Early studies reported extreme findings with large variability: A meta-epidemiologic study in the field of endocrinology

Zhen Wang, Fares Alahdab, Jehad Almasri, Qusay Haydour, Khaled Mohammed, Abd Moain Abu Dabrh, Larry J. Prokop, Wedad Alfarkh, Sumaya Lakis, Victor M. Montori, Mohammad Hassan Murad

Research output: Contribution to journalArticlepeer-review

10 Scopus citations


Objectives To evaluate the presence of extreme findings and fluctuation in effect size in endocrinology. Study Design and Settings We systematically identified all meta-analyses published in 2014 in the field of endocrinology. Within each meta-analysis, the effect size of the primary binary outcome was compared across studies according to their order of publication. We pooled studies using the DerSimonian and Laird random-effects method. Heterogeneity was evaluated using the I2 and tau2. Results Twelve percent of the included 100 meta-analyses reported the largest effect size in the very first published study. The largest effect size occurred in the first 2 earliest studies in 31% of meta-analyses. When the effect size was the largest in the first published study, it was three times larger than the final pooled effect (ratio of rates, 3.26; 95% confidence interval: 1.80, 5.90). The largest heterogeneity measured by I2 was observed in 18% of the included meta-analyses when combining the first 2 studies or 17% when combing the first 3 studies. Conclusions In endocrinology, early studies reported extreme findings with large variability. This behavior of the evidence needs to be taken into account when used to formulate clinical policies.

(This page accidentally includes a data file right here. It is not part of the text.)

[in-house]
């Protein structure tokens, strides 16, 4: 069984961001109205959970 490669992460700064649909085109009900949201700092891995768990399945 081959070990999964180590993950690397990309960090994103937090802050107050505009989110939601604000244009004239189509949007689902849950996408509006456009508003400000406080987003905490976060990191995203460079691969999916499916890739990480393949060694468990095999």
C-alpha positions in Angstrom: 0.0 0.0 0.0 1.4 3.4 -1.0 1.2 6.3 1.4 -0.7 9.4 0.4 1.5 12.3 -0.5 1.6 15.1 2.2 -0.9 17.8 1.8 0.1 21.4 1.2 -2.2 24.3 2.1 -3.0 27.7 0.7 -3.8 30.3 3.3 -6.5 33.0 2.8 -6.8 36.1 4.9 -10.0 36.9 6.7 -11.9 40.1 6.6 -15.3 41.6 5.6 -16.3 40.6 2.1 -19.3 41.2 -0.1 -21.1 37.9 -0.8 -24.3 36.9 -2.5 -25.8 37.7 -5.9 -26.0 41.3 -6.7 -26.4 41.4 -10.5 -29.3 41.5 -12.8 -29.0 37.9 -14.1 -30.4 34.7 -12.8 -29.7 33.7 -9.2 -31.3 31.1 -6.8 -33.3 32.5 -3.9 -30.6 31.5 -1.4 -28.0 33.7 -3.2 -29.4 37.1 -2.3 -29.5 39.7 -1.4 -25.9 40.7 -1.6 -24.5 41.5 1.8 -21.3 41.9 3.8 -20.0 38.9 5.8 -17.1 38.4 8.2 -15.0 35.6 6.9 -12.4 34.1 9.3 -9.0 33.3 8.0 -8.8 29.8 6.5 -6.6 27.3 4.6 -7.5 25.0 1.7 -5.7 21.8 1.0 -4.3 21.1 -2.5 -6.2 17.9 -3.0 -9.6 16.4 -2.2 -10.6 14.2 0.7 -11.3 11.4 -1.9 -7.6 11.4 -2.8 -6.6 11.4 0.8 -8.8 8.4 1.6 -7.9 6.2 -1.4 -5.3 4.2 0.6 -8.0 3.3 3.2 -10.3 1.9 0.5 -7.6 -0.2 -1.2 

Original languageEnglish (US)
Pages (from-to)27-32
Number of pages6
JournalJournal of Clinical Epidemiology
StatePublished - Apr 1 2016


  • Bias
  • Effect size
  • Meta-analysis
  • Proteus effect
  • Publication bias
  • Systematic review

ASJC Scopus subject areas

  • Epidemiology


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